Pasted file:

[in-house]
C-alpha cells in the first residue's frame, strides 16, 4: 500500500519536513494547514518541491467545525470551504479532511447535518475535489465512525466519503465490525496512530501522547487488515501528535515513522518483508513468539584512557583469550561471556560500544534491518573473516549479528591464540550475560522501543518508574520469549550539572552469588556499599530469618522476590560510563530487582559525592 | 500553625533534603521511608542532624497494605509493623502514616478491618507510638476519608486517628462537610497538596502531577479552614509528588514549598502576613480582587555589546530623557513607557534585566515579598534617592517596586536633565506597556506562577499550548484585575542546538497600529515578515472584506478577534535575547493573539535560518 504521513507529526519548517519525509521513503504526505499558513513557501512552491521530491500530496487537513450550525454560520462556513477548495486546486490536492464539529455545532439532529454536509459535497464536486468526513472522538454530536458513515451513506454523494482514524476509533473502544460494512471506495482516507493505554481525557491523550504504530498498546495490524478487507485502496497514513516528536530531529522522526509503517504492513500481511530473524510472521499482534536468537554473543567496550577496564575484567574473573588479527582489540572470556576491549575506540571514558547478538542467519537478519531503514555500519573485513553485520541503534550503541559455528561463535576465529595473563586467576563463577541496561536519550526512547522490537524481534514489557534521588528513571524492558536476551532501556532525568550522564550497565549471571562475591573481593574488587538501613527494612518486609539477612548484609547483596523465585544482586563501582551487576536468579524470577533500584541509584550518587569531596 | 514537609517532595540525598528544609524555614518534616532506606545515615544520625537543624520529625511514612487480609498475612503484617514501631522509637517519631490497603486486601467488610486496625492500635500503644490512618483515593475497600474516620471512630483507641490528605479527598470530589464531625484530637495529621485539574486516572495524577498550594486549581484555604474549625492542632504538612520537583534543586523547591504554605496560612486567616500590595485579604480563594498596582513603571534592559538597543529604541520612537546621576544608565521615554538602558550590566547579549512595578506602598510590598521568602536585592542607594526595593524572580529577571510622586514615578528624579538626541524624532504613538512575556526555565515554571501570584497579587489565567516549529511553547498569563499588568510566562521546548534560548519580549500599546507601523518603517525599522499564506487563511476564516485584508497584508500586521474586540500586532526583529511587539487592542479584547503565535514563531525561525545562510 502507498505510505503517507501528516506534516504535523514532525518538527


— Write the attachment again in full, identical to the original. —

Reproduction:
[in-house]
C-alpha cells in the first residue's frame, strides 16, 4: 500500500519536513494547514518541491467545525470551504479532511447535518475535489465512525466519503465490525496512530501522547487488515501528535515513522518483508513468539584512557583469550561471556560500544534491518573473516549479528591464540550475560522501543518508574520469549550539572552469588556499599530469618522476590560510563530487582559525592 | 500553625533534603521511608542532624497494605509493623502514616478491618507510638476519608486517628462537610497538596502531577479552614509528588514549598502576613480582587555589546530623557513607557534585566515579598534617592517596586536633565506597556506562577499550548484585575542546538497600529515578515472584506478577534535575547493573539535560518 504521513507529526519548517519525509521513503504526505499558513513557501512552491521530491500530496487537513450550525454560520462556513477548495486546486490536492464539529455545532439532529454536509459535497464536486468526513472522538454530536458513515451513506454523494482514524476509533473502544460494512471506495482516507493505554481525557491523550504504530498498546495490524478487507485502496497514513516528536530531529522522526509503517504492513500481511530473524510472521499482534536468537554473543567496550577496564575484567574473573588479527582489540572470556576491549575506540571514558547478538542467519537478519531503514555500519573485513553485520541503534550503541559455528561463535576465529595473563586467576563463577541496561536519550526512547522490537524481534514489557534521588528513571524492558536476551532501556532525568550522564550497565549471571562475591573481593574488587538501613527494612518486609539477612548484609547483596523465585544482586563501582551487576536468579524470577533500584541509584550518587569531596 | 514537609517532595540525598528544609524555614518534616532506606545515615544520625537543624520529625511514612487480609498475612503484617514501631522509637517519631490497603486486601467488610486496625492500635500503644490512618483515593475497600474516620471512630483507641490528605479527598470530589464531625484530637495529621485539574486516572495524577498550594486549581484555604474549625492542632504538612520537583534543586523547591504554605496560612486567616500590595485579604480563594498596582513603571534592559538597543529604541520612537546621576544608565521615554538602558550590566547579549512595578506602598510590598521568602536585592542607594526595593524572580529577571510622586514615578528624579538626541524624532504613538512575556526555565515554571501570584497579587489565567516549529511553547498569563499588568510566562521546548534560548519580549500599546507601523518603517525599522499564506487563511476564516485584508497584508500586521474586540500586532526583529511587539487592542479584547503565535514563531525561525545562510 502507498505510505503517507501528516506534516504535523514532525518538527